PROMs have changed the way in which healthcare professions judge the standards of the care they provide. They were developed in 2009 [1,6], as part of a Department of Health (DoH) initiative. Their use becomes especially important where survival is not as relevant as is quality of life [7]. This makes the use of PROMs in foot and ankle surgery especially useful, as the changes in quality of life post-operatively are well known to be an important prognostic indicator to a satisfied patient. There have been countless studies looking at PROMs for hip and knee arthroplasty, and factors, which can influence them such as, implant brands and type of hospital [8]. This study has allowed us to look at demographic factors that impact PROMs. In the future there is considerable scope to look at how factors such as patients co-morbidities, and different conditions impact PROMs.

Our data for PROMs has shown a generic improvement in all three domains of MOxFQ scores that is statistically significant. Pain improved by 23.2 points, walking/standing by 23.1 points and social interaction by 18.8 points. EQ-5D scores also showed modest improvement, the average VAS score improved from 76.0 pre-operatively to 79.7 post operatively, EQ-5D index showed a significant average improvement from 0.70 to 0.74. EQ-5D scores are also in line with current literature in that they show improvement albeit not always significant [9]. This data therefore suggests high PROMs in foot and ankle procedures. This correlates well with previous studies that have shown good outcomes in foot and ankle surgery. In 2014 83% of patients were either unchanged or improved in their EQ-5D score, and over 80% of patients improved in their Manchester Oxford Foot questionnaire (MOxFQ) score [10]. Other studies have also shown an improvement in PROMs postoperatively, showing a mean improvement in the three domains of MOxFQ, pain, standing and walking and social interactions for podiatric surgery [5]. Another recent study has shown that arthritic conditions of the foot and hallux valgus- two extremely common conditions- have improvements post operatively in their PROMs [11] (Figure 3-6).


We found that the best outcomes are in the elderly population. 86% of patients between 61-69, and 89% of patients over 70 reported improvements in all three domains of MOxFQ. The trend could be a result of reduced expectations from the outcome of the procedure. The best EQ-5D outcomes were reported in the over 70s with 76% of patients improving in their VAS score, and in the under 50s of which 76% improved. Index scores showed the greatest (82%) improvement in the over 70s, followed closely at 72% by the under 50s again.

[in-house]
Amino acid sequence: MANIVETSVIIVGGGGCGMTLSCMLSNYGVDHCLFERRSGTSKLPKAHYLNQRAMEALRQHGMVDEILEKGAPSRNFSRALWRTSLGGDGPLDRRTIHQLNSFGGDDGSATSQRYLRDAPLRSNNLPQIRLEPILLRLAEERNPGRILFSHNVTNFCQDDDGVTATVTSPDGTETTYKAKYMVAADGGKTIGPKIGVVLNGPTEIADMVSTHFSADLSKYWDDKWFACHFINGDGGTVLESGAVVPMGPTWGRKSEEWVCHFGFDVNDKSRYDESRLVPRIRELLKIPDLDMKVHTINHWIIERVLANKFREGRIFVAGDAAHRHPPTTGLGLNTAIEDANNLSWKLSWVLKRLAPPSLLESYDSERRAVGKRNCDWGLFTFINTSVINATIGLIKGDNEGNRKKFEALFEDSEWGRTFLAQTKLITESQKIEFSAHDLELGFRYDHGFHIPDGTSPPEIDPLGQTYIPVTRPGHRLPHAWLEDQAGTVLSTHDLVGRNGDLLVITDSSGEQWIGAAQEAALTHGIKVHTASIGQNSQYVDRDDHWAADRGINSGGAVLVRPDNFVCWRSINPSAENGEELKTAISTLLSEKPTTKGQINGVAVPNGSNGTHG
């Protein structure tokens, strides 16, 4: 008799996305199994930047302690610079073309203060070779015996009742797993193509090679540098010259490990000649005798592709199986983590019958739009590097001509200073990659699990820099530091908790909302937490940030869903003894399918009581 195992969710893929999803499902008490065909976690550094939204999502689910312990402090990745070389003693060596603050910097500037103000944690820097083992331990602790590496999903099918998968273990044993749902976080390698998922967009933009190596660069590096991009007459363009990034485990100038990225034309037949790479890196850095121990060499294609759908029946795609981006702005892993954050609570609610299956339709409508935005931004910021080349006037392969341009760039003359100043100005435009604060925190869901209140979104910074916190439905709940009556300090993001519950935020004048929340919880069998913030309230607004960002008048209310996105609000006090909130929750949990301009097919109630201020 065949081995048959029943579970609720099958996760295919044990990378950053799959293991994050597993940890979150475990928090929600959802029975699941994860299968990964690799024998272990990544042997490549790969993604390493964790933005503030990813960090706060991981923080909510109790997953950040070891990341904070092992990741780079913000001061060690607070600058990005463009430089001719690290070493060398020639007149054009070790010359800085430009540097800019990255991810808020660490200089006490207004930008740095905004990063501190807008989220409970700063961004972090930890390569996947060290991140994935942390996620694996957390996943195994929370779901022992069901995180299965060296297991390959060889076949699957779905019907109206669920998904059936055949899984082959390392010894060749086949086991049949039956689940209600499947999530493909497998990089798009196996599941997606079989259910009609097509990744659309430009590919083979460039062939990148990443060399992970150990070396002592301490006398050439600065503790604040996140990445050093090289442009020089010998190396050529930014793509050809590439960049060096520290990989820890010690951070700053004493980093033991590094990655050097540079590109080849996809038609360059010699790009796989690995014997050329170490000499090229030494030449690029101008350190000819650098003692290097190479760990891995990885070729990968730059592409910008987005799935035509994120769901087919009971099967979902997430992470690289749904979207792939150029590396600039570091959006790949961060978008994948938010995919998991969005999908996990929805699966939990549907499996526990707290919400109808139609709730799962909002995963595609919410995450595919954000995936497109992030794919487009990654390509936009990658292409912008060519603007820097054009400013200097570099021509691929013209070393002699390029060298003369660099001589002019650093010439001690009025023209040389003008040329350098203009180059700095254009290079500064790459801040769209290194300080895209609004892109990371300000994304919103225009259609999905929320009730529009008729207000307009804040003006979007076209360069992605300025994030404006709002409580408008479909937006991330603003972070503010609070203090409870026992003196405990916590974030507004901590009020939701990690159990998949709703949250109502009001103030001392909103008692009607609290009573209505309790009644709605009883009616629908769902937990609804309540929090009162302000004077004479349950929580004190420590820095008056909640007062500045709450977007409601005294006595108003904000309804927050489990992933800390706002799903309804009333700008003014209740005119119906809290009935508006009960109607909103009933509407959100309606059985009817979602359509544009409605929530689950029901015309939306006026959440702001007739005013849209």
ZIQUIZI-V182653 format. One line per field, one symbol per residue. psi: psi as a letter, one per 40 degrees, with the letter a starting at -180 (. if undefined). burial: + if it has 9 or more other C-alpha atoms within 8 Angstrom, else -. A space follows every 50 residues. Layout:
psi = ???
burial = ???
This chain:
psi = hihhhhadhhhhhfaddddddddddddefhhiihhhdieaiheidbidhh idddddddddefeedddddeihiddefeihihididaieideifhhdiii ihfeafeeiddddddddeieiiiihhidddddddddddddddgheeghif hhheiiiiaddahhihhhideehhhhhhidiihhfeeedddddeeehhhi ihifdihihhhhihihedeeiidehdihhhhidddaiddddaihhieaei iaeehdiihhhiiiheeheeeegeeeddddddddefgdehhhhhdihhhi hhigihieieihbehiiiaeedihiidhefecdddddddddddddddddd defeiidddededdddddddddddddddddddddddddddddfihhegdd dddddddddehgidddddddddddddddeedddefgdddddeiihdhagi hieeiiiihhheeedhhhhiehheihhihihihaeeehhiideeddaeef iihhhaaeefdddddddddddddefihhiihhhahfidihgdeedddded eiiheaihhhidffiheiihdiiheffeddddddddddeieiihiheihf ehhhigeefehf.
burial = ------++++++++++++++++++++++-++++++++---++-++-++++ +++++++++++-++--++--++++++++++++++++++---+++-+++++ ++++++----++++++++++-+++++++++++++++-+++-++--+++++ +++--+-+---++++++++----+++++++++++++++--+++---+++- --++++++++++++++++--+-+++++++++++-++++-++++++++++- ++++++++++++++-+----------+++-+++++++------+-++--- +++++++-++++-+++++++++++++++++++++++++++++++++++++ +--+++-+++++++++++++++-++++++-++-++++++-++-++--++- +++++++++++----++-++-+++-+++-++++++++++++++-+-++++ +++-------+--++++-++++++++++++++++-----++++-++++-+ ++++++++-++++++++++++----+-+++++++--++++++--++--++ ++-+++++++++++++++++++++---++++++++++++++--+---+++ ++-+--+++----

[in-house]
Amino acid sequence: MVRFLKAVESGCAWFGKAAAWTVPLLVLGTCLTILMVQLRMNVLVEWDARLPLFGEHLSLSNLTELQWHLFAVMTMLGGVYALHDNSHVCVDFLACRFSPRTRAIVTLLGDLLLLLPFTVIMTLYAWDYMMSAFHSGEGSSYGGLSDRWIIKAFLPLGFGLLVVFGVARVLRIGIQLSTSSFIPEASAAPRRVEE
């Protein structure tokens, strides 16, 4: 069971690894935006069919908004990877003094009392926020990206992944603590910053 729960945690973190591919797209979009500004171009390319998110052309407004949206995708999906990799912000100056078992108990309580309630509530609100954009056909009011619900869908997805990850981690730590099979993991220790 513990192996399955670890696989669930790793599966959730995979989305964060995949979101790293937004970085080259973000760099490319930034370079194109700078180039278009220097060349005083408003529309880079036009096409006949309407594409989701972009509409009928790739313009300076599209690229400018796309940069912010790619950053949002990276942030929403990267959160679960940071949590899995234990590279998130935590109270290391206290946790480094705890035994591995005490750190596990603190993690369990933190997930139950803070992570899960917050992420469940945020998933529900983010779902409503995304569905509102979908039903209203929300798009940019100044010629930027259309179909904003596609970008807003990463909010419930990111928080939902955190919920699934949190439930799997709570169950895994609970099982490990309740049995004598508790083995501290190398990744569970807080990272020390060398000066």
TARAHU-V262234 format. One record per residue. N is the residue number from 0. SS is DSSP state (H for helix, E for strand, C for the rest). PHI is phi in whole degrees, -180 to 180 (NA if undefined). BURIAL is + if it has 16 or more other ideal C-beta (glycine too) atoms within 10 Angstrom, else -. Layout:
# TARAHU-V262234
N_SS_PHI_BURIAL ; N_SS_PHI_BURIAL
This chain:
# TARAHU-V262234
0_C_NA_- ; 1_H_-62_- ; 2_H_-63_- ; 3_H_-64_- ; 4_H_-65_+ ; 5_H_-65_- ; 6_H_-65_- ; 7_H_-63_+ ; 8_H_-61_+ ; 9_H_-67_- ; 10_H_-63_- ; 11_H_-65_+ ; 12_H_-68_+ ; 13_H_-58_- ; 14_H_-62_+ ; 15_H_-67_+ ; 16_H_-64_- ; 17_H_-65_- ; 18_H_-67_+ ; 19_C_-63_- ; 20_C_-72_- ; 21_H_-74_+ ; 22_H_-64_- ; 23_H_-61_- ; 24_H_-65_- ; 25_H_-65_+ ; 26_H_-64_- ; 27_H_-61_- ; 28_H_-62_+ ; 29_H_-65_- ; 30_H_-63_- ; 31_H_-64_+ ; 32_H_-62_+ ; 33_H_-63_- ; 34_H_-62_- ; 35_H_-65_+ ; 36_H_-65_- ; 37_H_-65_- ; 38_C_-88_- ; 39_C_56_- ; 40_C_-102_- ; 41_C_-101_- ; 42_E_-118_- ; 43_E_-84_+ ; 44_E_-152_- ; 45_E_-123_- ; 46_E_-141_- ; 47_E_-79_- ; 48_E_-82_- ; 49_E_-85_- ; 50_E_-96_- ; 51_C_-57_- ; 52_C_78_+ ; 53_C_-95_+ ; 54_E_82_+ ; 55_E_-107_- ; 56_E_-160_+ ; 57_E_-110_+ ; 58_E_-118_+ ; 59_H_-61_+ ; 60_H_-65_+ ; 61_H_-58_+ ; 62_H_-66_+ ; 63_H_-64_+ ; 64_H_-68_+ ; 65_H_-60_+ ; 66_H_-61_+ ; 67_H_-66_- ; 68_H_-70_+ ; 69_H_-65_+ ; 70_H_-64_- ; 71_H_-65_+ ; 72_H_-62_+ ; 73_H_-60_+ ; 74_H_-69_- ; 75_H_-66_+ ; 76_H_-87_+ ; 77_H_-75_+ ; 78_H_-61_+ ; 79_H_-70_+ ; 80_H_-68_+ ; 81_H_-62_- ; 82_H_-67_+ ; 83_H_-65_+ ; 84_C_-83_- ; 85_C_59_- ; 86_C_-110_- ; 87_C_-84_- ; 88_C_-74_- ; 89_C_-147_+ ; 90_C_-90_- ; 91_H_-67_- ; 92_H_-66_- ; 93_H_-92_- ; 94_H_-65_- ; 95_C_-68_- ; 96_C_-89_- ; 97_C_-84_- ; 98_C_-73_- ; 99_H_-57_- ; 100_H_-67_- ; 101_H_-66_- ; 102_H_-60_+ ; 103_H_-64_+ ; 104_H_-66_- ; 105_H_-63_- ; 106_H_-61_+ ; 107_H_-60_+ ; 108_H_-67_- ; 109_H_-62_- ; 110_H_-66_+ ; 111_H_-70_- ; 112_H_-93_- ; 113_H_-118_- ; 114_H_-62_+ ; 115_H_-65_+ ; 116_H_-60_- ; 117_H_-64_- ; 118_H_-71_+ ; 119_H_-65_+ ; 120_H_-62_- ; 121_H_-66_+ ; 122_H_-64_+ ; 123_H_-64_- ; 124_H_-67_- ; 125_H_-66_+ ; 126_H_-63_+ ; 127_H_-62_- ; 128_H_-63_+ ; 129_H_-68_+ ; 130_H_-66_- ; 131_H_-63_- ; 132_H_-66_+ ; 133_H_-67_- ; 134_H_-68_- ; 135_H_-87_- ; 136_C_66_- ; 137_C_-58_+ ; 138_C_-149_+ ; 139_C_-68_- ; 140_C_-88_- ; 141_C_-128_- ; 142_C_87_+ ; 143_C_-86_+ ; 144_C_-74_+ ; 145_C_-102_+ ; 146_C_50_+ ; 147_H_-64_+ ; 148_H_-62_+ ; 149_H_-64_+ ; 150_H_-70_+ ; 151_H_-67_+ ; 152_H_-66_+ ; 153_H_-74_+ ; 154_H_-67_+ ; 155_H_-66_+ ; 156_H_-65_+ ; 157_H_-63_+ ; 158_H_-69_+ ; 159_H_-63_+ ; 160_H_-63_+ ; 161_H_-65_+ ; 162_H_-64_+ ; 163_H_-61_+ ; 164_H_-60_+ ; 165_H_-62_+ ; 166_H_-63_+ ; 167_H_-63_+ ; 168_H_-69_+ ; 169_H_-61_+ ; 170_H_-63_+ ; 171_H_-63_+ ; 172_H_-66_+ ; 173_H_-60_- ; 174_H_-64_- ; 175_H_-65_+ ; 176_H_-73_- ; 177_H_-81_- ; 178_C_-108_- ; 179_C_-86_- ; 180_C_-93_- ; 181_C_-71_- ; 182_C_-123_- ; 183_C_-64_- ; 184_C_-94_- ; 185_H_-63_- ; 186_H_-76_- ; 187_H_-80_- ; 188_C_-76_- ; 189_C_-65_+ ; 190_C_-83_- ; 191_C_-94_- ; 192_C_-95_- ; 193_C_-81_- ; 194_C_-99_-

Reasons for the under 50 category becoming more prominent may be linked to the EQ-5D score being less specific then MOxFQ allowing one to respond with relation to ones overall health. Studies for knee arthroplasty suggests that patients younger than 55, make the greatest improvement in their surgeries, but are also more likely to be dissatisfied [12]. When related to foot and ankle surgery, patients less than 40 placed improved walking, reduced pain and the ability to wear dress shoes as the most important outcomes when undergoing Hallux-valgus correction surgery [5]. Those between 40-60 placed pain relief as the most important, and over 60s felt improved mobility was the most important outcome. In essence we can assume that our results which suggest increasing age is a factor to better PROMs to be more reliable due to these correlations. The EQ-5D VAS is known to not be as sensitive to changes in health status post-operatively and henceforth we can still have confidence in our findings [6].


Male patients report better outcomes than females. Overall, 58.0% of female and 82.1% of male patients showed improvements in all three MOxFQ domains. EQ-5D results also followed a similar pattern, with 56.9% of females showing improvement in either VAS or index and 66.7% of men. Individual VAS and index scores showed slightly better rates of improvement in men as opposed to women. However, possibly due to the limited number of male patients, the EQ-5D results did not show statistical significance, but the trend it suggests, coupled with the above MOxFQ score means we cannot disregard it completely. The literature suggests that women place a greater importance on pain reduction, being able to wear dress shoes and overall appearance than men [4,13].

Side of procedure

Left sided procedures tend to fare slightly better than right sided ones. MOxFQ scores show that 72.1% of patients reported improvement in their right-sided procedures for all three MOxFQ domains, whilst 80.1% of left sided procedures did the same. For our EQ-5D scores, again, left sided procedures fared slightly better, with 68.6% improvement in both domains compared to just 53.7% on the right. The same pattern also faired for both individual VAS and Index scores. Despite these results not showing statistical significance, it would be unwise to completely disregard them, as trends are nonetheless evident.


Participation rate was just slightly over ¼ at 27.1%. To improve uptake, we asked a sample of 30 patients to give their reasons for non-participation. They suggested we could improve participation by simplifying the overall process of filling out the questionnaire online, perhaps even by making patients do it on follow up appointments. Literature says that lack of knowledge or education about the program can lead to non-uptake. Patients who perceive the scheme to be of little significance also tend to not take part in it. Older patients who have perhaps more limited access to Internet struggle with participation particularly if there is an online element. Other factors that can influence low participation are being from a poor socioeconomic background, and presence of co-morbidities [14].

Patient reported experience

On evaluation of our PREMS data we found overall satisfactory experience in the majority of the domains assessed. In particular we found that the greatest satisfaction reported by patients was found to be in their ability to ask questions and the sharing of information, which were both above 80%. Involvement in care, discharge advice and addressing concerns were also showing good experience outcomes with satisfaction above 60% overall. It appears slight improvement can be made when involving family, as less than 50% of patients (47.7%) felt this was reaching their expectations.